Although Burna Boy’s “African Giant” is nominated for best world music album, he’s not staying in any niche. His understated, insinuating rhythms — mixing percussion and electronics — connect to Jamaica, Puerto Rico and American R&B and trap as well as to the Nigerian Afrobeat of Fela Kuti (Burna Boy is from Lagos, Nigeria). Since his debut album in 2013, Burna Boy has recorded alongside Drake, Ed Sheeran, Lily Allen, Stormzy and others. His lyrics, like Fela’s, juggle English and Nigerian languages and patois, as he offers African pride and straightforward history lessons along with tales of night life and romance.
Lil Nas X
Lil Nas X was nominated for record of the year for the remix of “Old Town Road” (which features the country star Billy Ray Cyrus) and album of the year for “7,” an eight-song EP. He is also up for best new artist, in what may be seen as a challenge to the academy’s more conservative voting ranks, who have often been reluctant to reward artists they view as untested.
The Icelandic composer Hildur Gudnadottir, nominated for best score soundtrack for visual media for the HBO mini-series “Chernobyl,” came to music as a cellist before studying composition and collaborating — as cellist or composer — with musicians on the borders of Minimalism, classical music, electronic music, indie rock and film music, among them Mum, Animal Collective, the Knife, Pan Sonic, Nico Muhly, Johann Johannsson and the chamber ensemble she co-founded, Nordic Affect. Her cello, sustained and somberly emotive, has been at the center of much of her music, like her Golden Globe-winning score for “Joker.” But her grim, harrowing score for “Chernobyl” blurs boundaries between orchestral and synthetic; it deploys eerie, implacable sustained tones that shade into electronic noise.
Christone ‘Kingfish’ Ingram
When Christone Ingram — known widely as Kingfish — plays the guitar, the sound is rollicking, throaty, sinewy, stinky. Born and raised in Clarksdale, Miss., Kingfish took to the blues early, and became something of a teen guitar prodigy. Last year, he released his debut album, “Kingfish,” which is both deeply reverent of tradition and yet not stodgy in any way; it’s nominated for best traditional blues album. The vitality in Kingfish’s music has put him in high demand — he’s performed alongside Vampire Weekend, Rakim and, naturally, Buddy Guy. But he’s no sideman.
Eilish’s “When We All Fall Asleep, Where Do We Go?” is up for album of the year; “Bad Guy” is up for record and song of the year; and Eilish is a contender for best new artist. She is the youngest person to be nominated for all four top categories. Finneas O’Connell, her brother and primary collaborator, received five nods for his work with her as a producer and songwriter.
In 2015, Koryn Hawthorne, then a teenager, placed fourth on “The Voice.” Now she’s one of the most jolting new talents in gospel music, with a wonderfully husky voice and an emerging appetite for risk. She’s nominated in best gospel performance/song for “Speak the Name,” a startling duet with Natalie Grant. The song is a howling success, a praise annihilation. But Hawthorne has other modes, too. The title track of her 2018 debut album, “Unstoppable,” is pointedly effective, jaunty and feisty R&B — there’s a version with the long-running gospel rapper Lecrae, but also one with the secular Dallas rapper Yella Beezy.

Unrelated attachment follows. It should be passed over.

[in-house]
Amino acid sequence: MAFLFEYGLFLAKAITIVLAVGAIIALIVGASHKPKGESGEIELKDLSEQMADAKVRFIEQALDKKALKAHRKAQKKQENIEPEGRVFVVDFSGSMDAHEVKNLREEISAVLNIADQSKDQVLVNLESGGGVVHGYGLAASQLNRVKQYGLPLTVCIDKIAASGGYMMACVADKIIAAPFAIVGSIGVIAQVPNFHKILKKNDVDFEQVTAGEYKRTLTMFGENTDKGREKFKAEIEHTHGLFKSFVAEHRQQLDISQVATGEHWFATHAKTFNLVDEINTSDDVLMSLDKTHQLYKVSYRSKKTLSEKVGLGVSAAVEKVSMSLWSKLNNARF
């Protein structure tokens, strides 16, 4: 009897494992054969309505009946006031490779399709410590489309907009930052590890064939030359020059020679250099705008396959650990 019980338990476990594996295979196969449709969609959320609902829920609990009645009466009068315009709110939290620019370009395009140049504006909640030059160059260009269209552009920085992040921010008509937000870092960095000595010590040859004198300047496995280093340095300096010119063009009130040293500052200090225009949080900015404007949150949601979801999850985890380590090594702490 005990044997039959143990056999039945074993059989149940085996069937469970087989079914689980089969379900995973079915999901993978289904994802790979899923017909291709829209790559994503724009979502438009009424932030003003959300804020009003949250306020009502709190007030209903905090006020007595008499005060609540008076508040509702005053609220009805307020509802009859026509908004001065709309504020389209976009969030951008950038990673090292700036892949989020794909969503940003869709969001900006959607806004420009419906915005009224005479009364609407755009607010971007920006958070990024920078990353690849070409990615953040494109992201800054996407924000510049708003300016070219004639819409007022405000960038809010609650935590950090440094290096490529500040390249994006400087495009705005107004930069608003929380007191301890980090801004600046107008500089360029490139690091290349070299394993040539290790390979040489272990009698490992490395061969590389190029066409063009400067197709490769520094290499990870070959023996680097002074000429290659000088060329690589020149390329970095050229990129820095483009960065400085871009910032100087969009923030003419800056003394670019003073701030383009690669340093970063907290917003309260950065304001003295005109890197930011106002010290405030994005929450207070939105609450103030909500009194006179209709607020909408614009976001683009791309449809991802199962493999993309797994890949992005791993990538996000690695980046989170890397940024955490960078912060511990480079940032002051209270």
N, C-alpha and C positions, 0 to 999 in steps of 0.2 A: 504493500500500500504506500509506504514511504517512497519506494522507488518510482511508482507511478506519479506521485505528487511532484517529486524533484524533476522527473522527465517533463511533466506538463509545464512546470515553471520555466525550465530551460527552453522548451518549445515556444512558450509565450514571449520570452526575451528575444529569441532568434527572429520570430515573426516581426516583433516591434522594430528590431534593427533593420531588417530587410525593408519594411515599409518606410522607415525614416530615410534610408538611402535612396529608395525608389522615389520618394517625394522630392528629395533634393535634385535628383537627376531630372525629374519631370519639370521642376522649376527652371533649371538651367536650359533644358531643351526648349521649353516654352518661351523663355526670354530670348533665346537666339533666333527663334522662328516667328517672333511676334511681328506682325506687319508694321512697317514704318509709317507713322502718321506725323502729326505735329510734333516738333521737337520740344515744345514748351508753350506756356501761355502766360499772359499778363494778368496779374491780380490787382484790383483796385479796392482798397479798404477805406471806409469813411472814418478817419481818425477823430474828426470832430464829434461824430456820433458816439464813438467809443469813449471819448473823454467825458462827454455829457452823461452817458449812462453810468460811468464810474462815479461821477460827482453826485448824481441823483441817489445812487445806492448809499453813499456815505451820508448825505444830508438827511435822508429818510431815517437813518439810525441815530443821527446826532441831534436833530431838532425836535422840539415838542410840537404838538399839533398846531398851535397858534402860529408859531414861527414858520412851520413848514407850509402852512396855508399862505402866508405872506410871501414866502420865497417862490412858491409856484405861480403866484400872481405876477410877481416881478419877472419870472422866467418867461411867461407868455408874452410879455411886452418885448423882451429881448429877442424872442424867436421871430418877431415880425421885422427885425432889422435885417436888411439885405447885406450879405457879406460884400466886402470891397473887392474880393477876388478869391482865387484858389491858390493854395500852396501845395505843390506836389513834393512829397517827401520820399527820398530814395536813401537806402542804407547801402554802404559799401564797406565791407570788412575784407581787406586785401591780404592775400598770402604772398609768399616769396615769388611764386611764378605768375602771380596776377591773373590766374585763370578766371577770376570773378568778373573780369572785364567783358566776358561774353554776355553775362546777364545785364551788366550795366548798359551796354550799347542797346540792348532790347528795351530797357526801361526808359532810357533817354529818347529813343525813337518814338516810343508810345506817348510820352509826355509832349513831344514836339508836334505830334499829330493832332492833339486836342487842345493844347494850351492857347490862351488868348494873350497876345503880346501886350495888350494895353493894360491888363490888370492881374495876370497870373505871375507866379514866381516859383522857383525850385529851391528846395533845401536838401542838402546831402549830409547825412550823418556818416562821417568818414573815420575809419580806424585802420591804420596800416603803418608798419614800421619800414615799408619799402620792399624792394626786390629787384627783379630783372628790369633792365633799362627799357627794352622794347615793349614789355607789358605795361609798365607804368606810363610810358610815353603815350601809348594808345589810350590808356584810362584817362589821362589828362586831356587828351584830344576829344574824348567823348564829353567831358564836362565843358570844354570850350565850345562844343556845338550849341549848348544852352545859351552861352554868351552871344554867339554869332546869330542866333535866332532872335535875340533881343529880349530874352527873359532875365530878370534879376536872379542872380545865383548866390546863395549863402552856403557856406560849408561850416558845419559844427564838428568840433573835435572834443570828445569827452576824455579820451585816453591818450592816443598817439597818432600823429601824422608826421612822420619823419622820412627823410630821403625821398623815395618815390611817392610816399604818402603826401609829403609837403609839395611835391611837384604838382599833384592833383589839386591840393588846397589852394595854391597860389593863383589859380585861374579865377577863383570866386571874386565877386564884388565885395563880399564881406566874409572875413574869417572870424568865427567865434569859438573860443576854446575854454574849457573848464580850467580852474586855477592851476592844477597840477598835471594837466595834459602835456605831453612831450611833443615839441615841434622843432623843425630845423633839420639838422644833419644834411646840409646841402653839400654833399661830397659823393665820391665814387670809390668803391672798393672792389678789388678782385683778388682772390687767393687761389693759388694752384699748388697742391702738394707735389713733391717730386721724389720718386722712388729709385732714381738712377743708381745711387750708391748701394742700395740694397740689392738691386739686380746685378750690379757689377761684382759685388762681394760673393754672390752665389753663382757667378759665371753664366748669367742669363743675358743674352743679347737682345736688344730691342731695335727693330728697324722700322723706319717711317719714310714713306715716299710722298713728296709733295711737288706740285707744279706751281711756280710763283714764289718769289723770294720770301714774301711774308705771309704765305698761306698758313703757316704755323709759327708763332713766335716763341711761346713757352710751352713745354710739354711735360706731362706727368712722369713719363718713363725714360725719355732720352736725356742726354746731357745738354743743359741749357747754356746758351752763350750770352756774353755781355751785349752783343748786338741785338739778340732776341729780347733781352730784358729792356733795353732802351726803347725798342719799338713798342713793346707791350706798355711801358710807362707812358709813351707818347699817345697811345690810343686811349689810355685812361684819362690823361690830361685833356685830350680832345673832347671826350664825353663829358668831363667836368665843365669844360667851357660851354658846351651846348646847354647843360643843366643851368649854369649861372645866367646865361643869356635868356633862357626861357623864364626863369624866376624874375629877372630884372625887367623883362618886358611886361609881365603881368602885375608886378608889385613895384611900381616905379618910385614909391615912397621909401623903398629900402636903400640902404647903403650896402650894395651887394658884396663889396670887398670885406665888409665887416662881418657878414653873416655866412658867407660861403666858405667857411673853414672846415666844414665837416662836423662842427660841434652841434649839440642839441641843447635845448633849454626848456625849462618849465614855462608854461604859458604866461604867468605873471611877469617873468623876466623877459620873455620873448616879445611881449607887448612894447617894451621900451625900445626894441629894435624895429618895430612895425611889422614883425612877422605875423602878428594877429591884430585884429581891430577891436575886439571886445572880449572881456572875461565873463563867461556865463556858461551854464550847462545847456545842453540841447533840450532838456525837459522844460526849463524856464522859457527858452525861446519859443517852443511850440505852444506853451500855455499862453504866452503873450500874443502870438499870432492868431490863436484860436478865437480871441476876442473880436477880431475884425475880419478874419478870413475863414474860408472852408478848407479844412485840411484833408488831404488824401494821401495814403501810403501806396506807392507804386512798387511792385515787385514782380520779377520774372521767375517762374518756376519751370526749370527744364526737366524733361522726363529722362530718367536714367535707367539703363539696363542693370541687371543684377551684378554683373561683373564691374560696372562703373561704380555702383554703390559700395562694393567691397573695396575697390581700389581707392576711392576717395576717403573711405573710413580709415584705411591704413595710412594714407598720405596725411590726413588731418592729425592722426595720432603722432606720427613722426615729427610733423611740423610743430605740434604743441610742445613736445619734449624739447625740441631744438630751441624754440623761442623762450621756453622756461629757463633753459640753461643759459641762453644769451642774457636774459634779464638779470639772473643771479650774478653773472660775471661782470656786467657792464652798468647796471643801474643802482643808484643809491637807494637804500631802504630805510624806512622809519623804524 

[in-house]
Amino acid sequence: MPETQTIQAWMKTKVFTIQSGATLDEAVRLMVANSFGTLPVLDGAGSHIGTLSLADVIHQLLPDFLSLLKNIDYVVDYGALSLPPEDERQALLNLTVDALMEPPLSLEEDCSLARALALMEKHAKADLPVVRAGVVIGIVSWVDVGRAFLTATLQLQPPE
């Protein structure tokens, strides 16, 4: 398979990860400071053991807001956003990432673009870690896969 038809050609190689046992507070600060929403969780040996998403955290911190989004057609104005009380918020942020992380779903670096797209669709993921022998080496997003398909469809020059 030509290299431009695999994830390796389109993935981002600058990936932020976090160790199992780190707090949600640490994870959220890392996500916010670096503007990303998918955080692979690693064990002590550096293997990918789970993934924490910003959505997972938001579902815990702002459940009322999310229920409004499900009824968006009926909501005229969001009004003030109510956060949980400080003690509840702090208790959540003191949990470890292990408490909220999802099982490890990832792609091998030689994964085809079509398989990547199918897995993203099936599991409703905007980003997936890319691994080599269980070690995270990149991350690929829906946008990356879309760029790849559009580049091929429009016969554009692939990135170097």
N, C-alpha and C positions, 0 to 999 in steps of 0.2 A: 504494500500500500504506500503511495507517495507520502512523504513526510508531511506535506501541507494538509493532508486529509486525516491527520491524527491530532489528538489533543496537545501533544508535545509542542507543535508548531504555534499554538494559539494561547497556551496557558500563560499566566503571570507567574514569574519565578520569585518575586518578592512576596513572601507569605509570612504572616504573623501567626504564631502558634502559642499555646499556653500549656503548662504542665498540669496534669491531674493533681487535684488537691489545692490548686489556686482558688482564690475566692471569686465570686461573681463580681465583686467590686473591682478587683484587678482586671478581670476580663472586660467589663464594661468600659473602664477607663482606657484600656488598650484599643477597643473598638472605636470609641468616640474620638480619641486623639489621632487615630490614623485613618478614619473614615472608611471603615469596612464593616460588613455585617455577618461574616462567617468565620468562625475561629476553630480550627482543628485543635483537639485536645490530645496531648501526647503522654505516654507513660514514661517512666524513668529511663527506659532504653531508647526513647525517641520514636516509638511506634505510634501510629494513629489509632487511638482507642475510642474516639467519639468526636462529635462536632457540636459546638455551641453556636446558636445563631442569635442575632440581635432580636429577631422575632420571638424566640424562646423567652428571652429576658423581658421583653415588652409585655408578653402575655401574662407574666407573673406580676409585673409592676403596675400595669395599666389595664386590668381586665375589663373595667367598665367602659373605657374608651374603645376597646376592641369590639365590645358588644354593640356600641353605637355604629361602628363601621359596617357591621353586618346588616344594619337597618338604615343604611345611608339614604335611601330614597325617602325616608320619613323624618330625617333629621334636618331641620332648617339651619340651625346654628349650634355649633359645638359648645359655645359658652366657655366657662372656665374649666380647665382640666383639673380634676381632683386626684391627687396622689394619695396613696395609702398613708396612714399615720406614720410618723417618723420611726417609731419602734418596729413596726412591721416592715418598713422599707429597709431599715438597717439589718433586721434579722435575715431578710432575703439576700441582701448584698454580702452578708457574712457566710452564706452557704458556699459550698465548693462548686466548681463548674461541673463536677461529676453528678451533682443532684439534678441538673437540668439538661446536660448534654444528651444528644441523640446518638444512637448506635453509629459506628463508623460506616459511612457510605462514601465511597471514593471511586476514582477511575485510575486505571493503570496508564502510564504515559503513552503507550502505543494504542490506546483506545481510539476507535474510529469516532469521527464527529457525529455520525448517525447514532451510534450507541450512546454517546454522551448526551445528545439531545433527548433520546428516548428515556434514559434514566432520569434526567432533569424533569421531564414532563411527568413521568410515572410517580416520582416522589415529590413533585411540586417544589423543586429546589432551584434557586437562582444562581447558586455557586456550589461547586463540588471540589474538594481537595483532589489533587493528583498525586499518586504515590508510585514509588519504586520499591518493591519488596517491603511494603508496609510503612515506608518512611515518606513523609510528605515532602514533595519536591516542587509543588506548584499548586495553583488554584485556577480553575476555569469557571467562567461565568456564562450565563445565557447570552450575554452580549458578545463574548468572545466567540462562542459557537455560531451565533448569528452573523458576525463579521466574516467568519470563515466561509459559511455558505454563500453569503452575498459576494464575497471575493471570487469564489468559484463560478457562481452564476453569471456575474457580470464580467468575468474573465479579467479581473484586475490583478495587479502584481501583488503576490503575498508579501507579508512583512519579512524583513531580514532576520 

Ms. Grande’s song is an extended reinterpretation of “My Favorite Things” from “The Sound of Music,” with Ms. Grande changing the original’s lyrics about innocent joys — “raindrops on roses and whiskers on kittens” — to an anthem of empowerment through conspicuous consumption. “Breakfast at Tiffany’s and bottles of bubbles,” she sings, over a bass-heavy beat. “Buy myself all of my favorite things.”
The song is credited to a total of 10 writers. But two of them — Richard Rodgers and Oscar Hammerstein II — control 90 percent of the songwriting royalties, a remarkable split that reflects the value of evergreen song catalogs, and of the negotiating leverage their owners have when pop stars come seeking permission.
Terraza Big Band
A big band can seem an old, clunky thing, but at its best, the 18-piece jazz orchestra can still synthesize a hectic swarm of ideas, linking the old with the new. For five years the Terraza Big Band has enjoyed a residency at Terraza 7, a Latin jazz club attuned to the diversity of its neighborhood (Jackson Heights, Queens). And on its debut, “One Day Wonder” — nominated for best large jazz ensemble album — the group corrals a plurality of Pan-American influences into an organic identity. Its nine tracks bear the stamp of the current jazz generation, but their clipped and dilating rhythms give a hint of the vast cultural inheritance that flows through the band when it’s at home in Queens.